No tribute to my dad would be complete without some mention of his love of photography. Since I didn’t say a word about it in my post yesterday, I decided to continue the remembrance of Dad with a look at a few of his photos. I had to restrain myself in my selections for this post, as his photos are numerous (and that doesn’t even get into the hundreds of slides that are up in the cupboard pleading for my attention).
Dad was not a professional photographer, but he truly loved photography — the root meaning of ‘amateur’, a person who loves what they do. Thanks to him, I have a wonderful photographic record of his years in the RCAF, of his winters in British Columbia, and of all the things he loved — family, airplanes, mountains, ocean, animals, birds, wildflowers, nature of all descriptions.
I remember once when he found a snipe’s nest on a summerfallow field on our farm. He got his camera and walked slowly toward the nest, taking a picture at every step, uncertain how long the bird would stay on her nest. He got some fantastic pictures! That patience stood him in good stead, as you’ll see in the photos in this post.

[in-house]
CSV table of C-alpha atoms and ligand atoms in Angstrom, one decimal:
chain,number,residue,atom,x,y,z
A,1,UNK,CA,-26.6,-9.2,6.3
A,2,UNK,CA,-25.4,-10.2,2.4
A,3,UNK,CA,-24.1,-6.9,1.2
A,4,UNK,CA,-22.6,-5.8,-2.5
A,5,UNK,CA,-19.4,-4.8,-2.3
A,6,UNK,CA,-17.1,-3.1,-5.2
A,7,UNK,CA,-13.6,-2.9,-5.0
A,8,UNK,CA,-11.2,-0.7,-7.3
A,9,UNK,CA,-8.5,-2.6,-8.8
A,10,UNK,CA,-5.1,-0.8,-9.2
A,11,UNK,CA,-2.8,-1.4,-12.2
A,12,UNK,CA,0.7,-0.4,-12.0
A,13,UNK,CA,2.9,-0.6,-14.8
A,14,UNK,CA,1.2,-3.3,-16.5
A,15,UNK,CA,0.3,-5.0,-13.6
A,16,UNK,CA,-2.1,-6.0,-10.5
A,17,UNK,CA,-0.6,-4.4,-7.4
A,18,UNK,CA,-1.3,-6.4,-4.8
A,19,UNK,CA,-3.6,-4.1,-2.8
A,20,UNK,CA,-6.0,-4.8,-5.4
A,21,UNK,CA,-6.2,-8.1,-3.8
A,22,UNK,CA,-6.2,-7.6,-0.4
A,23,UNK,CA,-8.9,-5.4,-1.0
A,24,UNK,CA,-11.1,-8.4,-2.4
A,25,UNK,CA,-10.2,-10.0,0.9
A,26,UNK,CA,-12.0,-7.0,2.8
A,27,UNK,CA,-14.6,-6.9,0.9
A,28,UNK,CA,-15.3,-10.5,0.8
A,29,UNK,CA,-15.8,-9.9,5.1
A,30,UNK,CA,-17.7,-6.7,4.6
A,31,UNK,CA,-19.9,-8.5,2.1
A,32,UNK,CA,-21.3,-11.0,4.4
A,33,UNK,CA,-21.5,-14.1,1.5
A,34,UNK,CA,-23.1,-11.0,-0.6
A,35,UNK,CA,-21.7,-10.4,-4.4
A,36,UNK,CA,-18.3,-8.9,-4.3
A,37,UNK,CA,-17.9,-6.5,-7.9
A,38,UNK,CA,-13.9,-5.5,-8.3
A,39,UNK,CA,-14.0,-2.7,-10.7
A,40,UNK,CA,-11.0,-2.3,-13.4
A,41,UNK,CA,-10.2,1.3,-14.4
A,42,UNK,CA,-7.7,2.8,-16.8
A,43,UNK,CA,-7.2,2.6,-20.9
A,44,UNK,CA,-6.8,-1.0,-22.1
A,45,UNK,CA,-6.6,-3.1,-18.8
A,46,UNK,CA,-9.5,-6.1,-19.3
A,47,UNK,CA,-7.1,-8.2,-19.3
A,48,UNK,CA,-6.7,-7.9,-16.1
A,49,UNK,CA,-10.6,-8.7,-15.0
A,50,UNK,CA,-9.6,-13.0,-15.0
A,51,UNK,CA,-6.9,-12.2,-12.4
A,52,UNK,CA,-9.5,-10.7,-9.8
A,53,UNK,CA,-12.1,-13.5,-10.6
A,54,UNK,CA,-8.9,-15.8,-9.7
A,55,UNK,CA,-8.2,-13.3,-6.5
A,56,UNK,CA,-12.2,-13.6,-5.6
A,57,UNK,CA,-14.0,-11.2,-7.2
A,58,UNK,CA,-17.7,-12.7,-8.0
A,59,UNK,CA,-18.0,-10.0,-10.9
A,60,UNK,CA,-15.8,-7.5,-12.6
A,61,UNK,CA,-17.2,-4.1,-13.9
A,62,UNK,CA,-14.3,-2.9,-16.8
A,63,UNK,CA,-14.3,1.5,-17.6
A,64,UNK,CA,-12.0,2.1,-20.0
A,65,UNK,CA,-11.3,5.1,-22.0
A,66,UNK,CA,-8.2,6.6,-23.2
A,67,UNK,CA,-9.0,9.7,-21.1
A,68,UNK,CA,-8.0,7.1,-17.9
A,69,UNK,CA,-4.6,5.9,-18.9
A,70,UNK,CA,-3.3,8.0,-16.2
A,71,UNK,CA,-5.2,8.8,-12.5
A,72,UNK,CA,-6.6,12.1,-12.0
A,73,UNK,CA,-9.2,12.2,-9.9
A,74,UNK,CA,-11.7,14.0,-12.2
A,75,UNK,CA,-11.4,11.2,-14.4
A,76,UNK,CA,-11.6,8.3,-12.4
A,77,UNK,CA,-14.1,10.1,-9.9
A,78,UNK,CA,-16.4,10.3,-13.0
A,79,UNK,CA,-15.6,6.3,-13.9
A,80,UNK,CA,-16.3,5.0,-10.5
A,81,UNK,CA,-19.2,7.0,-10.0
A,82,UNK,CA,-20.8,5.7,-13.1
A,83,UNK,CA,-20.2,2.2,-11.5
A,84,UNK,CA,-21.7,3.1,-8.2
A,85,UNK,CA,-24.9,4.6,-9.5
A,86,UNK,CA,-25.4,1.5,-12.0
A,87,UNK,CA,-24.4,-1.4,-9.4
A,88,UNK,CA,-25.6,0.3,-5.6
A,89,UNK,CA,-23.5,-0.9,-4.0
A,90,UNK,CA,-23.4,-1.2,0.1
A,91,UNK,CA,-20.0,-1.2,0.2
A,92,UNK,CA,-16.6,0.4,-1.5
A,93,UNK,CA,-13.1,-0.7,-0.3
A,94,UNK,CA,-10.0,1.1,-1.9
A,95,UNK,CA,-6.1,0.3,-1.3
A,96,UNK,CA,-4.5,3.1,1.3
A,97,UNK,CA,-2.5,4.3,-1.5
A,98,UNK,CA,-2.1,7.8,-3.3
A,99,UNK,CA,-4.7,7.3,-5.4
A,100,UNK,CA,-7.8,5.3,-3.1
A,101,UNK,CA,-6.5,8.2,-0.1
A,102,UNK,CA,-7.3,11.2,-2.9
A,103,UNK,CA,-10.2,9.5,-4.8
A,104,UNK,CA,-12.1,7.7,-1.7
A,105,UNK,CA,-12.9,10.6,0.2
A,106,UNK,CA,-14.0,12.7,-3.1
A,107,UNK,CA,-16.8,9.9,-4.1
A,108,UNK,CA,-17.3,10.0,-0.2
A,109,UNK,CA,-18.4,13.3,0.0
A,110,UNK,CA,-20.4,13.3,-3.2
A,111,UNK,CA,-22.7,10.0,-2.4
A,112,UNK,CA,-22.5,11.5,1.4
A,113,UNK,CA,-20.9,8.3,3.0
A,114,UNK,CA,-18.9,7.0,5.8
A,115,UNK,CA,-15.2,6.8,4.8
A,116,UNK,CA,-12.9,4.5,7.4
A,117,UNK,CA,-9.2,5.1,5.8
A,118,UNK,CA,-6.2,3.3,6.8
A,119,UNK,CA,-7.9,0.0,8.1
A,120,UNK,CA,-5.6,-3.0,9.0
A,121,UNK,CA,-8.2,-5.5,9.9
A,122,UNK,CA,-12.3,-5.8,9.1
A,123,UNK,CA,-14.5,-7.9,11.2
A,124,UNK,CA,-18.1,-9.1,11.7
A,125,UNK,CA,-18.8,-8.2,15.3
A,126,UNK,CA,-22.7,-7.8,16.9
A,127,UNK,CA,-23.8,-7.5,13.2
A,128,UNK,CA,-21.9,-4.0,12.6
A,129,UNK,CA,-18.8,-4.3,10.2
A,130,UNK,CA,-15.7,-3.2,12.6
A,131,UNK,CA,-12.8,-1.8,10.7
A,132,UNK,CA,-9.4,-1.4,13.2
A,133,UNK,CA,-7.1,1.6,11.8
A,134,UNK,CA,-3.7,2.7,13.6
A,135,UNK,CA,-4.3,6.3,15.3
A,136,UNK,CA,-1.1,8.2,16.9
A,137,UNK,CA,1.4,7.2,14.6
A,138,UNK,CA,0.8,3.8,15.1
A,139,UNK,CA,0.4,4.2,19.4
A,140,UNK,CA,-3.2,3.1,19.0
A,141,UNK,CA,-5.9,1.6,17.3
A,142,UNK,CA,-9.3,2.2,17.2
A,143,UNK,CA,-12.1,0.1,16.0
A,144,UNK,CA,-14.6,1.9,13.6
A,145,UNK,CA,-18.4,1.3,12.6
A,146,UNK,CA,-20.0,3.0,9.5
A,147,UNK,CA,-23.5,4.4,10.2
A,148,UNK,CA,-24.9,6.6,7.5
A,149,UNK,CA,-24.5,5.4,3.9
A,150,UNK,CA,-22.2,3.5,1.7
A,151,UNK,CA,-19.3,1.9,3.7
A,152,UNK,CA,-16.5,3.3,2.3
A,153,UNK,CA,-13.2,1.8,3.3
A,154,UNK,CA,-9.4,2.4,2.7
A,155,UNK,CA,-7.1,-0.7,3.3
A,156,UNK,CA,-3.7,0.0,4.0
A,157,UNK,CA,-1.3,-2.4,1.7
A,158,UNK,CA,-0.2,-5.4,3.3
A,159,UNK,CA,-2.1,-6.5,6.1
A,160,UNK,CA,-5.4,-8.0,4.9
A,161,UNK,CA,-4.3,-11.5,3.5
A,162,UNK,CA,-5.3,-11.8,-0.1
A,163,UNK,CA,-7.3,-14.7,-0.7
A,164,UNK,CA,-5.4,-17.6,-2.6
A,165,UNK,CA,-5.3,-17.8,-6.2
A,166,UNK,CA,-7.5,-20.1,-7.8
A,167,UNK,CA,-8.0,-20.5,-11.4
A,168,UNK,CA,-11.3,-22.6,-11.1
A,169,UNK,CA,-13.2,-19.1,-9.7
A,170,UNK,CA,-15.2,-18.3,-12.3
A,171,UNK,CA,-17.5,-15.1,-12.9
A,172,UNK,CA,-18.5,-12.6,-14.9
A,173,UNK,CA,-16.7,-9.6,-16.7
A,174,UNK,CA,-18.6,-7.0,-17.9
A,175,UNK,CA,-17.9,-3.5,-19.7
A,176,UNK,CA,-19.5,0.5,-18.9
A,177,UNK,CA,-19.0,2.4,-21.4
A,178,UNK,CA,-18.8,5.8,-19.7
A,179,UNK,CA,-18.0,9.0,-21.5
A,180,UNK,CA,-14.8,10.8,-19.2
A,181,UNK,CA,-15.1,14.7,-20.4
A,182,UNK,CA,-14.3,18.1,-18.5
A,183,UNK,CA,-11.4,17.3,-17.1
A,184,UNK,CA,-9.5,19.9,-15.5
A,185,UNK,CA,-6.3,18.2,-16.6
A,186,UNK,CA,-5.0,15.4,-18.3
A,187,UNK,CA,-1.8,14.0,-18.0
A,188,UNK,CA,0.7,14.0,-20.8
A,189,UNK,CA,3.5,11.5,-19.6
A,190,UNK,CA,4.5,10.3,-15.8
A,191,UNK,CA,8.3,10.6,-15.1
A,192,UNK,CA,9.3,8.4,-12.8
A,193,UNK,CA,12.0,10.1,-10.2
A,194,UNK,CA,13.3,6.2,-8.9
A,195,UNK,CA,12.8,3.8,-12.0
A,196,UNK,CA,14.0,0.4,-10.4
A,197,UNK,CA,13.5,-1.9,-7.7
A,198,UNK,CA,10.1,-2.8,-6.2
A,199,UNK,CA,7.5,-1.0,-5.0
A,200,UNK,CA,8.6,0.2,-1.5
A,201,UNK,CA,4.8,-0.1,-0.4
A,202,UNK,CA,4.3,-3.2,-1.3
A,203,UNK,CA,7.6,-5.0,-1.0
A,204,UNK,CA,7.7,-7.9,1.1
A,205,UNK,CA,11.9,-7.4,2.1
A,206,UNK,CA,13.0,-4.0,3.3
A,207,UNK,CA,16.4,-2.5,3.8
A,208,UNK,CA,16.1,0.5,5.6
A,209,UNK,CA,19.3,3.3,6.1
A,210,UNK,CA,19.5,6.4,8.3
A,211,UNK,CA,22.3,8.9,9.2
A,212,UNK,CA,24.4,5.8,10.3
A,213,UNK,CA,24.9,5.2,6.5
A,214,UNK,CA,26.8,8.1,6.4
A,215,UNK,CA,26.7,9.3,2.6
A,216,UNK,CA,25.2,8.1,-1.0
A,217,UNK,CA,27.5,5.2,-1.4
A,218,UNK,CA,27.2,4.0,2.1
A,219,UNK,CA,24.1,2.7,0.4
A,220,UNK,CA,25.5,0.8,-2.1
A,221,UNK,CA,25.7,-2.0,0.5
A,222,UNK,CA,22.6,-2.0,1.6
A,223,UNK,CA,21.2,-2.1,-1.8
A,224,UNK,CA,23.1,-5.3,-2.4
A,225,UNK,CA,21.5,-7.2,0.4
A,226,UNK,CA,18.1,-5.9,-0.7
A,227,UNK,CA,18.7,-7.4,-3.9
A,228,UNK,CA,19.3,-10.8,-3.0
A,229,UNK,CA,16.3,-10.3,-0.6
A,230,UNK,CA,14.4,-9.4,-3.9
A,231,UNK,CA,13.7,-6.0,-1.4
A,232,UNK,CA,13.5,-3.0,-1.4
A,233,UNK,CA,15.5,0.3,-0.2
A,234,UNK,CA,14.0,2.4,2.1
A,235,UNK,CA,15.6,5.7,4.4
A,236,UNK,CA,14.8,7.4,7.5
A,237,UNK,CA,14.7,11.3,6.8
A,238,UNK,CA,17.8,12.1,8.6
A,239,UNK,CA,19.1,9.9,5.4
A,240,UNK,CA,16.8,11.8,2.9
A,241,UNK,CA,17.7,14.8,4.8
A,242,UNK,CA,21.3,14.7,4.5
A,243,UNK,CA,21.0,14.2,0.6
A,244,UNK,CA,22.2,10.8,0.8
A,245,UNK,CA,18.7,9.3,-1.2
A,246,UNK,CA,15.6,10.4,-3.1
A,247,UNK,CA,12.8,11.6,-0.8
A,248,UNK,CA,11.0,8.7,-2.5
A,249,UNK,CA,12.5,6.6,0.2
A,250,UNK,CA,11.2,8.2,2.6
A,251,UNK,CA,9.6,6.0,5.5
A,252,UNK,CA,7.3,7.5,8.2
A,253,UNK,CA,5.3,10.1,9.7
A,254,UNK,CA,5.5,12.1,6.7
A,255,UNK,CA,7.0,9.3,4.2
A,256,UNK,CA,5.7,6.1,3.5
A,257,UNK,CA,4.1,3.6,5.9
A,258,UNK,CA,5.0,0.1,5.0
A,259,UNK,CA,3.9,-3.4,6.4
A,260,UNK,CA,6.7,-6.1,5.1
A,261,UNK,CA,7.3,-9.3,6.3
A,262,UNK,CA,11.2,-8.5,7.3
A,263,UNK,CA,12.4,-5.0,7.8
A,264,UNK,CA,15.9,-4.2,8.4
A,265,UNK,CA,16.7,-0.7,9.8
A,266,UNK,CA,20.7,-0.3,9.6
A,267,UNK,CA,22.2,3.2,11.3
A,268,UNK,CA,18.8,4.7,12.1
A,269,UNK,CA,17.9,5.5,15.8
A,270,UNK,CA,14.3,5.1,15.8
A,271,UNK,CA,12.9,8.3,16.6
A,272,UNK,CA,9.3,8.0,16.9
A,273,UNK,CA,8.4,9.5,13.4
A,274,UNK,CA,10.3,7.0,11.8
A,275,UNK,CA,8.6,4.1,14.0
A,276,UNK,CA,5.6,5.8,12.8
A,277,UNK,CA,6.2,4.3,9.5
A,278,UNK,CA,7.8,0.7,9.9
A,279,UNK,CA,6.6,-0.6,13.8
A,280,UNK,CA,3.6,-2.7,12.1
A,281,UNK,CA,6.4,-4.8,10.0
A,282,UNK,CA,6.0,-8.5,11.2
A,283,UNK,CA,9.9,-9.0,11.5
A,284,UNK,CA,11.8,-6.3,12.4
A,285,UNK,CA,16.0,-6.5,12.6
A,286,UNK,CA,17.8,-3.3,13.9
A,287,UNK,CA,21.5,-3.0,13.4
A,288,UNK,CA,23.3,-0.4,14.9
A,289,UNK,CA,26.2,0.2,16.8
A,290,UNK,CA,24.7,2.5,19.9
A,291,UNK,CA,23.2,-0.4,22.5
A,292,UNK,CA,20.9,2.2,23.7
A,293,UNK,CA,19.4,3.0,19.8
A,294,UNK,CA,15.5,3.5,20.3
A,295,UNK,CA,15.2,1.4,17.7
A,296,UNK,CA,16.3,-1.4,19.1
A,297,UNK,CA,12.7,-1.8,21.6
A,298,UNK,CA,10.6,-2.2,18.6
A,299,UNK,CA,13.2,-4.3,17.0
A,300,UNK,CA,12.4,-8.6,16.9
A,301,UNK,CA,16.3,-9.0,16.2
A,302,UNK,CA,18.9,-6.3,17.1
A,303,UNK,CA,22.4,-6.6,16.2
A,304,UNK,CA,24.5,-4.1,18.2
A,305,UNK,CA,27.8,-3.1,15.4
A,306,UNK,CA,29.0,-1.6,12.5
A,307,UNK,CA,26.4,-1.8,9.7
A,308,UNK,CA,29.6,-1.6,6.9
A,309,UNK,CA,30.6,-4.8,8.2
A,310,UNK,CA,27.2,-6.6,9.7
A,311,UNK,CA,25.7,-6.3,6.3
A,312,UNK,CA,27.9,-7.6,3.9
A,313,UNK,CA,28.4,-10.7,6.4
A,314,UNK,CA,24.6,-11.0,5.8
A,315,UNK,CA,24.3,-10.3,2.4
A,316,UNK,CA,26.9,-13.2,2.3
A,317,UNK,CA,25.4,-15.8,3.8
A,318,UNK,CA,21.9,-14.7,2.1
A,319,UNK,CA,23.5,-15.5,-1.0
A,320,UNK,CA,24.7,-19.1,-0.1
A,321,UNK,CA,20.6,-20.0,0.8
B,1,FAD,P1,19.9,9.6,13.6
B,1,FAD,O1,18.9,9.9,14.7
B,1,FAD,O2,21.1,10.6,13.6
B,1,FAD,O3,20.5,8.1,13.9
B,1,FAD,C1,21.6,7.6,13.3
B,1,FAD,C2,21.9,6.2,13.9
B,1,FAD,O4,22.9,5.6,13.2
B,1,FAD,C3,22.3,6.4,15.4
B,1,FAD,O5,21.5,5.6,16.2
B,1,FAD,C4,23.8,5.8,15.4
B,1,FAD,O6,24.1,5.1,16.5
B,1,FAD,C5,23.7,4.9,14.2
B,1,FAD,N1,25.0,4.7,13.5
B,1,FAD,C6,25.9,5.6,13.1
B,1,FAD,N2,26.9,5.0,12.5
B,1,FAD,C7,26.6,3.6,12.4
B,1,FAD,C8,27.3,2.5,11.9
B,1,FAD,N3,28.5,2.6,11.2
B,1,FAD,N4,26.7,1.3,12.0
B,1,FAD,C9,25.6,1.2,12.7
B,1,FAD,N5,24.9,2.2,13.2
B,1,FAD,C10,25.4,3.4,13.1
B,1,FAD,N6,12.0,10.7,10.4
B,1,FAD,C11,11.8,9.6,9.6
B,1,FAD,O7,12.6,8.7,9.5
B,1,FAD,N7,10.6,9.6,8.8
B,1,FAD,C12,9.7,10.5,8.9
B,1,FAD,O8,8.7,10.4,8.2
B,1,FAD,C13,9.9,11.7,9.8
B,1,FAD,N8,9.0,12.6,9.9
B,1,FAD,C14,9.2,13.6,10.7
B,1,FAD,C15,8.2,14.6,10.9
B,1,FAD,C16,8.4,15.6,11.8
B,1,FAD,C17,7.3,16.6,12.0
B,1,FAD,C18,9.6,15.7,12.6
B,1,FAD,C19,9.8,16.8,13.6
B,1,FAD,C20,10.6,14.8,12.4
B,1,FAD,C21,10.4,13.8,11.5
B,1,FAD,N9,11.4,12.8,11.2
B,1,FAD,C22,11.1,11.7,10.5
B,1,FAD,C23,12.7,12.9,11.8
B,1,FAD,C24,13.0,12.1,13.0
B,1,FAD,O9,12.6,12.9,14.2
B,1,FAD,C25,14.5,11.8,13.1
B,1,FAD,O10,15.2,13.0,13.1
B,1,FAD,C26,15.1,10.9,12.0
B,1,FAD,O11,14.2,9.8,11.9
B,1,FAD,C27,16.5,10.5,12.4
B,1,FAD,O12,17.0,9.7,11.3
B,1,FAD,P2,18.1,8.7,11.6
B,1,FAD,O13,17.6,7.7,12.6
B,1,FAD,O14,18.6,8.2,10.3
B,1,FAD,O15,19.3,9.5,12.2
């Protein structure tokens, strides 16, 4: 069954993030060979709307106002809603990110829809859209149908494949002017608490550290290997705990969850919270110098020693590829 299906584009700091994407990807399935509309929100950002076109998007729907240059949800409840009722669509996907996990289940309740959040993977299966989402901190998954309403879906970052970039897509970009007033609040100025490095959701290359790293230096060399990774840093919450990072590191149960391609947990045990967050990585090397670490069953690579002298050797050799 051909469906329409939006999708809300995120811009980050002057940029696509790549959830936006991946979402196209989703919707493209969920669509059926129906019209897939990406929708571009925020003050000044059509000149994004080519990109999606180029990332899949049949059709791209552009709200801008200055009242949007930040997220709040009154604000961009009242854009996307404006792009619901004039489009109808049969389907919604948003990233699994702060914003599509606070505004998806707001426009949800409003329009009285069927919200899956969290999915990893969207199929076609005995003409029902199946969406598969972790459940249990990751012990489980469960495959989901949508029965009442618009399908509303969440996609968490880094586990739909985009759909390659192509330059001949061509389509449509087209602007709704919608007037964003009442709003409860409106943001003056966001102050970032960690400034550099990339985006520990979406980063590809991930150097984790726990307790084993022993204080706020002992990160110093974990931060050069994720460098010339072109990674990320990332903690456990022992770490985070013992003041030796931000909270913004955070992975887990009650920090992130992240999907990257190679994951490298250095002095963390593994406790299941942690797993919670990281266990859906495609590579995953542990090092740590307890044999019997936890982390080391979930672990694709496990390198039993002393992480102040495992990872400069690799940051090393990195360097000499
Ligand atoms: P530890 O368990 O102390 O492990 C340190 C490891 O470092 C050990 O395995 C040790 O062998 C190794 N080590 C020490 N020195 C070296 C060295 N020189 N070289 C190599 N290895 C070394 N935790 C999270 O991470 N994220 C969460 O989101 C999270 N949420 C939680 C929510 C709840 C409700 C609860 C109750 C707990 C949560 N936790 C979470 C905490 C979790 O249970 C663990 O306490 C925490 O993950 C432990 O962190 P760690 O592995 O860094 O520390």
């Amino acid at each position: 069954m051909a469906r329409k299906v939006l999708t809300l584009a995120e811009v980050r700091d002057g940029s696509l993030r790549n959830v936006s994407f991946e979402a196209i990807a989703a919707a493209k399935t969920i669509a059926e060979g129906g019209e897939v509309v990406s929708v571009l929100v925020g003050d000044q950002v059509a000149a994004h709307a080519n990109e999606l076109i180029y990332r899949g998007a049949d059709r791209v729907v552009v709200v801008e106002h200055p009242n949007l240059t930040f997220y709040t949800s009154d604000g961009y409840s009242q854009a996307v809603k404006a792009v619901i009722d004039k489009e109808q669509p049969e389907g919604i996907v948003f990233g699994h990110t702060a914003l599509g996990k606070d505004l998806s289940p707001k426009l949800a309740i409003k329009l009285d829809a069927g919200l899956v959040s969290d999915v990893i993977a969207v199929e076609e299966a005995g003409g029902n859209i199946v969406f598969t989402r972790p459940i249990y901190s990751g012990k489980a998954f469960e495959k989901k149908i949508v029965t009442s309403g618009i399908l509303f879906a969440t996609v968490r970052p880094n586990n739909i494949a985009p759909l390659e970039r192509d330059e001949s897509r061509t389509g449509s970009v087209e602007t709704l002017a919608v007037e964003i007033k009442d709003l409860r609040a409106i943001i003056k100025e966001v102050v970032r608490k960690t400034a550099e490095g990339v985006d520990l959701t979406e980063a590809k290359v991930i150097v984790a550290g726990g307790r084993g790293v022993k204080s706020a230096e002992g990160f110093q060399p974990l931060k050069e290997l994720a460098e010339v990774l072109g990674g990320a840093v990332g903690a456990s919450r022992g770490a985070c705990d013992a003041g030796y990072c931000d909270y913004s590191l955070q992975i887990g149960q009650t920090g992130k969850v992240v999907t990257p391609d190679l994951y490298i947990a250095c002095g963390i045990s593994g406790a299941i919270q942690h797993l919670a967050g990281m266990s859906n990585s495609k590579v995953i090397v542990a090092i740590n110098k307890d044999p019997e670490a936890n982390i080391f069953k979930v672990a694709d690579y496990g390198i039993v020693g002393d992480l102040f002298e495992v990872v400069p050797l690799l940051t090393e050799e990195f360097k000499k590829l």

After he retired, he and Mum went out for drives in the country nearly every afternoon, with Mum acting as his ‘spotter,’ looking for animals, birds, wildflowers. If Mum wasn’t up to going, he’d go out on his own, and, using the car as a blind, he got some great photos.
All but the last photo in this post were taken in 1997 or 1998, when Dad was ‘only’ 84 or 85, but the photography drives continued until he was 93 or so. (He stopped driving when he was 94.) For the beaver photo, he went back many times, until the tree was nearly chewed through, and happened along at the perfect moment. Although these are not perfect examples of nature photography, I think they’re a good testament to Dad’s avocation, nature photography.
As you can see from the picture of Dad at the beginning of this post, he generally used a camera with a telephoto lens. When he went into the nursing home in November 2009, at age 95, he was no longer able to handle such a large and heavy camera. I showed him my little Canon Elph digital camera, and he asked me “Will you get me a little camera exactly like yours?” So I did. He carried that camera in his shirt pocket daily, and took pictures of all sorts of scenes of nursing home life from the vantage point of his wheelchair. Occasionally, he’d be taken out for “walks” in his wheelchair, through the nearby park. He took the photo below on one of those wheelchair walks, at age 96.
Again, my heart is filled with gratitude for all that Dad was, and for the legacy he left — love of nature, care for others, joy in daily life.